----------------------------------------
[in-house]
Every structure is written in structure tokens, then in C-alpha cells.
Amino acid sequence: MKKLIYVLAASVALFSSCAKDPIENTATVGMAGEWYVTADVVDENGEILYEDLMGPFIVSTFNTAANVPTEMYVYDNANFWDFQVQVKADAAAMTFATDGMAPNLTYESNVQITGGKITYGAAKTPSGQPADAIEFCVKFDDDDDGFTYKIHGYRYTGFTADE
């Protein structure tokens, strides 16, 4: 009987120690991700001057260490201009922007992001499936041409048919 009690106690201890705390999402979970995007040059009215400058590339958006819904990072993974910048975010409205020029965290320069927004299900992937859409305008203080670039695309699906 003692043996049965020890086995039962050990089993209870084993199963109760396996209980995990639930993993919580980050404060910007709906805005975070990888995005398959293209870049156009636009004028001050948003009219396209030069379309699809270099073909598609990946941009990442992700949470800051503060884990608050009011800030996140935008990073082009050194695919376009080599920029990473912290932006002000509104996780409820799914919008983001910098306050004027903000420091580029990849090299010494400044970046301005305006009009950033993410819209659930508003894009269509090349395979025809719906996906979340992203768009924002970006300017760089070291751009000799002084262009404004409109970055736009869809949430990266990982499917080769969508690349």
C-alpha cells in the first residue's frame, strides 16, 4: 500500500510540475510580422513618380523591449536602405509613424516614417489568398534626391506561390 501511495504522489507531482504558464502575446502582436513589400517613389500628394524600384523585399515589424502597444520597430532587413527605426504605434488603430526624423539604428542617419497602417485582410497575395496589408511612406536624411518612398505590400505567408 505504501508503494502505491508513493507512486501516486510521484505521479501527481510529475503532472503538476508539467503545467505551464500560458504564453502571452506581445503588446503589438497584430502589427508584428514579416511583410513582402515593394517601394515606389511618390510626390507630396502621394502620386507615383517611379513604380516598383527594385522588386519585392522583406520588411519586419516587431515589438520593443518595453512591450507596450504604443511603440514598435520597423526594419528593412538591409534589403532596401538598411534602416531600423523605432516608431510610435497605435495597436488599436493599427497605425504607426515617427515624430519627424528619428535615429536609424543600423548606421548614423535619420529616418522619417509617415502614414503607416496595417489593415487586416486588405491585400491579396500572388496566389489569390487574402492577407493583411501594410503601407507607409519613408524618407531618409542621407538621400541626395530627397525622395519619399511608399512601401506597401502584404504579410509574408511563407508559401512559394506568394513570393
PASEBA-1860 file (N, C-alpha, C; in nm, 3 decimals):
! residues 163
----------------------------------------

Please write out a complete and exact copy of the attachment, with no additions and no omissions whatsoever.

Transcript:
[in-house]
Every structure is written in structure tokens, then in C-alpha cells.
Amino acid sequence: MKKLIYVLAASVALFSSCAKDPIENTATVGMAGEWYVTADVVDENGEILYEDLMGPFIVSTFNTAANVPTEMYVYDNANFWDFQVQVKADAAAMTFATDGMAPNLTYESNVQITGGKITYGAAKTPSGQPADAIEFCVKFDDDDDGFTYKIHGYRYTGFTADE
């Protein structure tokens, strides 16, 4: 009987120690991700001057260490201009922007992001499936041409048919 009690106690201890705390999402979970995007040059009215400058590339958006819904990072993974910048975010409205020029965290320069927004299900992937859409305008203080670039695309699906 003692043996049965020890086995039962050990089993209870084993199963109760396996209980995990639930993993919580980050404060910007709906805005975070990888995005398959293209870049156009636009004028001050948003009219396209030069379309699809270099073909598609990946941009990442992700949470800051503060884990608050009011800030996140935008990073082009050194695919376009080599920029990473912290932006002000509104996780409820799914919008983001910098306050004027903000420091580029990849090299010494400044970046301005305006009009950033993410819209659930508003894009269509090349395979025809719906996906979340992203768009924002970006300017760089070291751009000799002084262009404004409109970055736009869809949430990266990982499917080769969508690349």
C-alpha cells in the first residue's frame, strides 16, 4: 500500500510540475510580422513618380523591449536602405509613424516614417489568398534626391506561390 501511495504522489507531482504558464502575446502582436513589400517613389500628394524600384523585399515589424502597444520597430532587413527605426504605434488603430526624423539604428542617419497602417485582410497575395496589408511612406536624411518612398505590400505567408 505504501508503494502505491508513493507512486501516486510521484505521479501527481510529475503532472503538476508539467503545467505551464500560458504564453502571452506581445503588446503589438497584430502589427508584428514579416511583410513582402515593394517601394515606389511618390510626390507630396502621394502620386507615383517611379513604380516598383527594385522588386519585392522583406520588411519586419516587431515589438520593443518595453512591450507596450504604443511603440514598435520597423526594419528593412538591409534589403532596401538598411534602416531600423523605432516608431510610435497605435495597436488599436493599427497605425504607426515617427515624430519627424528619428535615429536609424543600423548606421548614423535619420529616418522619417509617415502614414503607416496595417489593415487586416486588405491585400491579396500572388496566389489569390487574402492577407493583411501594410503601407507607409519613408524618407531618409542621407538621400541626395530627397525622395519619399511608399512601401506597401502584404504579410509574408511563407508559401512559394506568394513570393
PASEBA-1860 file (N, C-alpha, C; in nm, 3 decimals):
! residues 163